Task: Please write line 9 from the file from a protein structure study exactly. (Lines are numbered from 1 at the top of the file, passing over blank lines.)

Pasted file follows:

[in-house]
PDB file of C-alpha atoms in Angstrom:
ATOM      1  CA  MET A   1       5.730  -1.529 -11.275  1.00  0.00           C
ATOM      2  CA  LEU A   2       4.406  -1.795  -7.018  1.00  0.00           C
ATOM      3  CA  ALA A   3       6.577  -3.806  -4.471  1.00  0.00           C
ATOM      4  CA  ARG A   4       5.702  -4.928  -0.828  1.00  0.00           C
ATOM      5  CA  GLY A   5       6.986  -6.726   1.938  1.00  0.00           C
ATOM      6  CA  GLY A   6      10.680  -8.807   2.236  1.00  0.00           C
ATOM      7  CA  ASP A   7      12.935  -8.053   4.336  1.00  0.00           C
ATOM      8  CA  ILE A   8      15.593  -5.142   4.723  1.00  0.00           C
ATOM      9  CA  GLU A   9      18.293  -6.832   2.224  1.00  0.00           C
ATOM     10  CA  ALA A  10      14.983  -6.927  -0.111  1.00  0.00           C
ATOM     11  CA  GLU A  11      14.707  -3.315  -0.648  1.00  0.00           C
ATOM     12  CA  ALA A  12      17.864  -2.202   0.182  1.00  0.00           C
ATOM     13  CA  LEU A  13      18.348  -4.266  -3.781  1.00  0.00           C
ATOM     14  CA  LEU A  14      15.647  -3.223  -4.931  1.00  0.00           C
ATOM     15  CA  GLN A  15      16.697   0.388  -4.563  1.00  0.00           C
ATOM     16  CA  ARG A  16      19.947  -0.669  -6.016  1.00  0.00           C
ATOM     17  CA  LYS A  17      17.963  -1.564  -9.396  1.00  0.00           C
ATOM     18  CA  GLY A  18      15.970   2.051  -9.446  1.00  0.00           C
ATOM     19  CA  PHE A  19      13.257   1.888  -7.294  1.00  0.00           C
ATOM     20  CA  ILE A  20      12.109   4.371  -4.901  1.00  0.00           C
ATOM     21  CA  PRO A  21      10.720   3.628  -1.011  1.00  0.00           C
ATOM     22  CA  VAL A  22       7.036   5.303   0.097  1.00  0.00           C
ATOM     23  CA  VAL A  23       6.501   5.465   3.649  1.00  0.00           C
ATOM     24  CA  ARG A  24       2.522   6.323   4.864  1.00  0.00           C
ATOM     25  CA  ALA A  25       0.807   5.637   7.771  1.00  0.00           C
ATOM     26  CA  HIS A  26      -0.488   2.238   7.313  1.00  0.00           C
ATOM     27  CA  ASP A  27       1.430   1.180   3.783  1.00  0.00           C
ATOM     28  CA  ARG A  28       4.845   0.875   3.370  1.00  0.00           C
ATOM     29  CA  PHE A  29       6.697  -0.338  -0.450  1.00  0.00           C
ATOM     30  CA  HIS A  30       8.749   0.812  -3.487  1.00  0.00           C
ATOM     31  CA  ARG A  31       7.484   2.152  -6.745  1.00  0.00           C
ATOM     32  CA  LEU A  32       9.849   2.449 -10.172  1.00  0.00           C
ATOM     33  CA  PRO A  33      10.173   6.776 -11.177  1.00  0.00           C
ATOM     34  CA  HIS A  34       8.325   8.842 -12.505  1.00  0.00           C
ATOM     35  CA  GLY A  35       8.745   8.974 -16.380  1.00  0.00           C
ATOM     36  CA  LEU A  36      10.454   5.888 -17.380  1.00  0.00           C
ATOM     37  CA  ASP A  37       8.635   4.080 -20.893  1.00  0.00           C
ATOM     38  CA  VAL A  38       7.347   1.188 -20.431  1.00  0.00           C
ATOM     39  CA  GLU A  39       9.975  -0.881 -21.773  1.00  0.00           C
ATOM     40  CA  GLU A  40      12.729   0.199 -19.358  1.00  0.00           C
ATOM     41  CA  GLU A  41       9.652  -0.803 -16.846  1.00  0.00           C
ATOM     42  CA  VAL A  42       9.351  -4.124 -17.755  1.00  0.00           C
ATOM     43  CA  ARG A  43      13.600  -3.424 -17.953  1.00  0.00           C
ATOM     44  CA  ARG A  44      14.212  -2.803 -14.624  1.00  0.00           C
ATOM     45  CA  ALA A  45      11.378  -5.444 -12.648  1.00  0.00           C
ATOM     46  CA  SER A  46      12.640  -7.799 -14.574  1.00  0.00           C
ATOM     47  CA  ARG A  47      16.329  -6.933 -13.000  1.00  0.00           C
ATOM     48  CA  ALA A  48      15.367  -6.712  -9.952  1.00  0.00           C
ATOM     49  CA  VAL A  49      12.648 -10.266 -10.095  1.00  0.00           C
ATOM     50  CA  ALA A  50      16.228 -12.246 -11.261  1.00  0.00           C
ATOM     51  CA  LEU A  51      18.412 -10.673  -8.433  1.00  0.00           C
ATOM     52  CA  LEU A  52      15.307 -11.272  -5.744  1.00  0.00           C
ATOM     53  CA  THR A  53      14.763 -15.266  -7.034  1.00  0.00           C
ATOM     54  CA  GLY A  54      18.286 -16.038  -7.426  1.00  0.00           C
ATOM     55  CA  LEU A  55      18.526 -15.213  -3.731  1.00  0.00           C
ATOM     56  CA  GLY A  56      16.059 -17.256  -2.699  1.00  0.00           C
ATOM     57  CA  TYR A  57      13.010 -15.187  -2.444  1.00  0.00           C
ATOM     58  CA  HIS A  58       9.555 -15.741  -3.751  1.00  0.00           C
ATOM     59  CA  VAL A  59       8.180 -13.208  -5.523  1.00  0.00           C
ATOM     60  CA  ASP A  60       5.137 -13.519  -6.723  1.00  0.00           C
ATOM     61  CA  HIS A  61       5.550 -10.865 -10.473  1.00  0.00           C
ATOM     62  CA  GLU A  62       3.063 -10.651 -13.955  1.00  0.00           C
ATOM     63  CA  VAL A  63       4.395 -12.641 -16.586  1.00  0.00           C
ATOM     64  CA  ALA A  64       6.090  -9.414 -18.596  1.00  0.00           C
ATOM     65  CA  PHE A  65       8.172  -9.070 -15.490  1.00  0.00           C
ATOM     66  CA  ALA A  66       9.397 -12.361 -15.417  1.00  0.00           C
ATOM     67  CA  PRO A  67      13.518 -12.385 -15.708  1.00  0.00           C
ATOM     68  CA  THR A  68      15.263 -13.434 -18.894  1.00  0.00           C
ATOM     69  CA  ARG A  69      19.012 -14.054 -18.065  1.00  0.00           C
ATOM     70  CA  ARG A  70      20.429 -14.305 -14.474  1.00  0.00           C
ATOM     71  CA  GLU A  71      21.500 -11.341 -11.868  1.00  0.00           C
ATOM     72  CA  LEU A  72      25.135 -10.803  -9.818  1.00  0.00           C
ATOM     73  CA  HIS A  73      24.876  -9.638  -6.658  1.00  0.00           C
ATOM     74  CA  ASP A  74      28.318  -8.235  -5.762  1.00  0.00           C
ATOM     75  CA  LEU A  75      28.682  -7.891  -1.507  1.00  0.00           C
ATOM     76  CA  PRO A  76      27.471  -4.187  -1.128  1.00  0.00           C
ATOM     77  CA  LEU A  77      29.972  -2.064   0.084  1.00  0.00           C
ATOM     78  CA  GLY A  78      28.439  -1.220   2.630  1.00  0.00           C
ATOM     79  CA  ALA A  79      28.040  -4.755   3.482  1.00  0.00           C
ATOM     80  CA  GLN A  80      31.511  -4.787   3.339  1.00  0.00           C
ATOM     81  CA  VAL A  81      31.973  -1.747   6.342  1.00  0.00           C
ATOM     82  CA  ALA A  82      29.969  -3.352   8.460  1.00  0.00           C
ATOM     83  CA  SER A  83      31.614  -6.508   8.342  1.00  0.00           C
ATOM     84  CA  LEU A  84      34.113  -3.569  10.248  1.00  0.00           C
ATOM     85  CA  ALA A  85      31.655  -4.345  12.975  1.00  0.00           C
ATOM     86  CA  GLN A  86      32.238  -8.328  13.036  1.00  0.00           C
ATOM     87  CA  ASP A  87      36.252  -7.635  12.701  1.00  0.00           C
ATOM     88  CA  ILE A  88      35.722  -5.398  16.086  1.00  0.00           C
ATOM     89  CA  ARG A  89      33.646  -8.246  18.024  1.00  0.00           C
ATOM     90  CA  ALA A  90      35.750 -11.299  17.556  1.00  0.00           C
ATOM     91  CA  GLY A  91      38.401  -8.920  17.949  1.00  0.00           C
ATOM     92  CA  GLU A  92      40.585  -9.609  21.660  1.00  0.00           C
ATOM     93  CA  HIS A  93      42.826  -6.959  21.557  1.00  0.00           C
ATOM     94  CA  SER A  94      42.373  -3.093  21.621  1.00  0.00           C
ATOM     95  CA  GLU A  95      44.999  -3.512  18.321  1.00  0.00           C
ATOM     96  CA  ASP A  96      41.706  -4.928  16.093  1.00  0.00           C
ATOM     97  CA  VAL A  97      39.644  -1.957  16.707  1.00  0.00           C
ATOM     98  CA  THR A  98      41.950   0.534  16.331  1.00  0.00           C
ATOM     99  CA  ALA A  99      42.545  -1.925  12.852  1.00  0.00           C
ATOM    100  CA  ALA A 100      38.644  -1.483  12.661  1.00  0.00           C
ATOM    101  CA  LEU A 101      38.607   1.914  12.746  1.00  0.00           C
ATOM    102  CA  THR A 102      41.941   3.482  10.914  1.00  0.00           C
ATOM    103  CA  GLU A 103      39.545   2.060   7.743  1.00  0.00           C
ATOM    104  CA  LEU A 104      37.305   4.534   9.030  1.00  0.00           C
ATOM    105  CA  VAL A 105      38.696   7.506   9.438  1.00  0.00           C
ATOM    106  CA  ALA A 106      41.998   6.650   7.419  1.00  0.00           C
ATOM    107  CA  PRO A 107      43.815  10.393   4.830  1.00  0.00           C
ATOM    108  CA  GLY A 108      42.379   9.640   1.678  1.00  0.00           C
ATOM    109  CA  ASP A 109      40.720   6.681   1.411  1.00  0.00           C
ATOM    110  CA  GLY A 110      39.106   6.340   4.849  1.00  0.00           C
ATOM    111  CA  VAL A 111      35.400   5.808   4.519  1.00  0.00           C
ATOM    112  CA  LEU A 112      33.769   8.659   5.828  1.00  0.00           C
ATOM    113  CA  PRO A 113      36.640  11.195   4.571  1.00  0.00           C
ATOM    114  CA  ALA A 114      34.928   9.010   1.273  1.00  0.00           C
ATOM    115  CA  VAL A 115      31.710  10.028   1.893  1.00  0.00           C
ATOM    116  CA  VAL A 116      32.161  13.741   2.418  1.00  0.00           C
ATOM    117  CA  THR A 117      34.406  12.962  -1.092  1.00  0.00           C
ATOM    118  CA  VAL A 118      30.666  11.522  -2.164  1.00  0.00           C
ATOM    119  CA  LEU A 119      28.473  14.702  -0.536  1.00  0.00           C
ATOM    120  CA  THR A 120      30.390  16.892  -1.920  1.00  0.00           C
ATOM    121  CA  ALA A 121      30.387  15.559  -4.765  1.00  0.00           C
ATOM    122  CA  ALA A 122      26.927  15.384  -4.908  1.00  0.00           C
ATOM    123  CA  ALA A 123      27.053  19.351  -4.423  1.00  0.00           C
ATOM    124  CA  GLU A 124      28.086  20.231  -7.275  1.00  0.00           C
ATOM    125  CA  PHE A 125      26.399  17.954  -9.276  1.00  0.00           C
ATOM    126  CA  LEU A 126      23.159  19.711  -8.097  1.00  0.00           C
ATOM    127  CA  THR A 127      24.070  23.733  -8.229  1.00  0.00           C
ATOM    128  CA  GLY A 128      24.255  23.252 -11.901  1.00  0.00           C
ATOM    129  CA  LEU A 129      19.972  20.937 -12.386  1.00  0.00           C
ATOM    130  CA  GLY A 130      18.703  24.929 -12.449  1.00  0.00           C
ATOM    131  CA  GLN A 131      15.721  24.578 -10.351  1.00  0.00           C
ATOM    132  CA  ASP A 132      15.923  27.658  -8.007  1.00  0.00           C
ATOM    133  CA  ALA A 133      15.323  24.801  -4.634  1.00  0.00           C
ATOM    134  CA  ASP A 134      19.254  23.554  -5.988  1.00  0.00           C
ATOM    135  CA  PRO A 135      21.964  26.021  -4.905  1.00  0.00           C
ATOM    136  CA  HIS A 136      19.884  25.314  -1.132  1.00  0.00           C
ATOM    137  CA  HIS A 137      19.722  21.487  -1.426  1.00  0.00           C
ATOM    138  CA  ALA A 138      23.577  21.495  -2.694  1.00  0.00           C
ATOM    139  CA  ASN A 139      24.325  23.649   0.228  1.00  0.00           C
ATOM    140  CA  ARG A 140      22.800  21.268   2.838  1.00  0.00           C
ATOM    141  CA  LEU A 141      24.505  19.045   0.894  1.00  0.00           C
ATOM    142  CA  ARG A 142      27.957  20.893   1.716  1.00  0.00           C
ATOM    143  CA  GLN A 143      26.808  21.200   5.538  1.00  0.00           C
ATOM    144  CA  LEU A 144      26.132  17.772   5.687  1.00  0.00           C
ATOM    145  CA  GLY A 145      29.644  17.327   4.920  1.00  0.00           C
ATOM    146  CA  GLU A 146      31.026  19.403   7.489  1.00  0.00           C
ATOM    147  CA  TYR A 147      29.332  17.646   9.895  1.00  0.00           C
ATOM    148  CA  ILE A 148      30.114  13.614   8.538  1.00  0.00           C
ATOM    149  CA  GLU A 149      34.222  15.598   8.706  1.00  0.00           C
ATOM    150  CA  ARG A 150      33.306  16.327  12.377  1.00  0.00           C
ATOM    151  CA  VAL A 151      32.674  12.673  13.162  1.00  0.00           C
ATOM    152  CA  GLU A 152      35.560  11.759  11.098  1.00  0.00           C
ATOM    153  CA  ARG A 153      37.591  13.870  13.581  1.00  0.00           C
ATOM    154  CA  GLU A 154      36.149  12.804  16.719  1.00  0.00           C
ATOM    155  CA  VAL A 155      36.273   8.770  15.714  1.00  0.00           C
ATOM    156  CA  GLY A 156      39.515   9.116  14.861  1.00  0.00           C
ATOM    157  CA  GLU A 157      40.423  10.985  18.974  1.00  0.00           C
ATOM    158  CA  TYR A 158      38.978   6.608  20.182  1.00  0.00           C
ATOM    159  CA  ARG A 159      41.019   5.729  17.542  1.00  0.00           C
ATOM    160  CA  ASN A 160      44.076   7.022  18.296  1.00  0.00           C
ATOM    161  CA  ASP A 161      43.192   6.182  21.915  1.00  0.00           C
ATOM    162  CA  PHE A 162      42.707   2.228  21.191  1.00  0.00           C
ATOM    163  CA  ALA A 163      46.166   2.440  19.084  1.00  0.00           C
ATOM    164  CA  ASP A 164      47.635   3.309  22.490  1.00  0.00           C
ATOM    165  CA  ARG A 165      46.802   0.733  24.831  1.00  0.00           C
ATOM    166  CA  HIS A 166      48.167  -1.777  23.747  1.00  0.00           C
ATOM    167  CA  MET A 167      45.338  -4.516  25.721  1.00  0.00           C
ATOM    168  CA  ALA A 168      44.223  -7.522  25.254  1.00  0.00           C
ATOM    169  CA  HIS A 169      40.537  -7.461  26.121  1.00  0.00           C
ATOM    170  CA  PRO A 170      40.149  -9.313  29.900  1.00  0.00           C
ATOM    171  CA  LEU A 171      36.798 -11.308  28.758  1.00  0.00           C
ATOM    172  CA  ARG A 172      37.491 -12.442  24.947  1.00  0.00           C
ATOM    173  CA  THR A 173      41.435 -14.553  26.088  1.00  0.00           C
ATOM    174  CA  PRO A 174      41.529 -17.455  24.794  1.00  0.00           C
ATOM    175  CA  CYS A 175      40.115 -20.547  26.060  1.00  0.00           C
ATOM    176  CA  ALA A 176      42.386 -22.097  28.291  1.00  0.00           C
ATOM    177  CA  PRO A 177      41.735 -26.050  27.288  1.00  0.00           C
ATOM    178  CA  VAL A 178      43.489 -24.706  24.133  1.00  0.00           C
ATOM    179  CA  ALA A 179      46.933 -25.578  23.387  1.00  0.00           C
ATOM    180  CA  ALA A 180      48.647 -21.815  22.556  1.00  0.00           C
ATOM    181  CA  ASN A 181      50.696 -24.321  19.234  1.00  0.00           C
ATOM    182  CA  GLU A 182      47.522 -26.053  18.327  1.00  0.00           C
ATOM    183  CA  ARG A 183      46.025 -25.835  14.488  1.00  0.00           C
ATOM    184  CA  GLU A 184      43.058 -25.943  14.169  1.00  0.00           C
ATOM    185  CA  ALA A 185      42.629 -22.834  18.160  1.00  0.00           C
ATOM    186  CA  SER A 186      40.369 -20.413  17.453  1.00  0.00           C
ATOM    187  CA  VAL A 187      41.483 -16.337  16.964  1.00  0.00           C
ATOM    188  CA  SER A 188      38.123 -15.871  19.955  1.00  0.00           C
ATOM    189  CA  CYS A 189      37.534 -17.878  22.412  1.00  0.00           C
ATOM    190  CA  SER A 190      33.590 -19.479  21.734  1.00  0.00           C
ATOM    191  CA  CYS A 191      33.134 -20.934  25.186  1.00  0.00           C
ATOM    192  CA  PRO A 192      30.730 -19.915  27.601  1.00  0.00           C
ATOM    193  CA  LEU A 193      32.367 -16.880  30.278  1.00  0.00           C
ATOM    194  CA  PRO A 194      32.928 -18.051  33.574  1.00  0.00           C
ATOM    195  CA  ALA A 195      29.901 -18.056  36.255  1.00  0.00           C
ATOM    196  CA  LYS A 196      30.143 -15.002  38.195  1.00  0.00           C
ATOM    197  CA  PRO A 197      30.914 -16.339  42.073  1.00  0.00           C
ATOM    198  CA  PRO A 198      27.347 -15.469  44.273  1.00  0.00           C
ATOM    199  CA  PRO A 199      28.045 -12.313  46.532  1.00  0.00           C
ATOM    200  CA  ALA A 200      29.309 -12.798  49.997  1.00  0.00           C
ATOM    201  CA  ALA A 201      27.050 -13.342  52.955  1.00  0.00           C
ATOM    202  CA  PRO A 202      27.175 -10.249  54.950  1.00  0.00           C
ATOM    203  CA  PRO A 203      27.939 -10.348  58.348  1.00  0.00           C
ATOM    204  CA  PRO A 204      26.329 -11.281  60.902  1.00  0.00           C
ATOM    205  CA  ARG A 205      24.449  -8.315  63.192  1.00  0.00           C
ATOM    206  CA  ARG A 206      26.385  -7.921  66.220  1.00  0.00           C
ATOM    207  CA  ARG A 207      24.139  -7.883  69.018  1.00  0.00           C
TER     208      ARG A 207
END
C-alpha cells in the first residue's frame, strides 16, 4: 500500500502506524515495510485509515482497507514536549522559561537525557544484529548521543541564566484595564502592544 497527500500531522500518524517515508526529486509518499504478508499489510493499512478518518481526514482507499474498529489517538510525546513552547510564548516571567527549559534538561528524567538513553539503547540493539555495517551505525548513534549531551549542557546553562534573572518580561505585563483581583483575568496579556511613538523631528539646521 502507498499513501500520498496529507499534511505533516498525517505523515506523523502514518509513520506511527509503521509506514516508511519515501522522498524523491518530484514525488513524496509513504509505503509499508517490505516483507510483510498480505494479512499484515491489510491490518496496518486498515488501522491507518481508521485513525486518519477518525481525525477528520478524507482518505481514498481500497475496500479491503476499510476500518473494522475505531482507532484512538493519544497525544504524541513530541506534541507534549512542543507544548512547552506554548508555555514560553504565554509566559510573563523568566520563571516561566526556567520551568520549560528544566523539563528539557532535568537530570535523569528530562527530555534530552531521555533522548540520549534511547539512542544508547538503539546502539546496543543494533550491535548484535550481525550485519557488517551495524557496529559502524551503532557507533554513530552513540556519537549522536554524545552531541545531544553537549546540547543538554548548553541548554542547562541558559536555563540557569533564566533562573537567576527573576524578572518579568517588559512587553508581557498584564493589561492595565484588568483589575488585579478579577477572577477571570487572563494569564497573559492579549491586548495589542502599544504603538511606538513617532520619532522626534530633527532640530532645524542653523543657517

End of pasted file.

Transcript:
ATOM      7  CA  ASP A   7      12.935  -8.053   4.336  1.00  0.00           C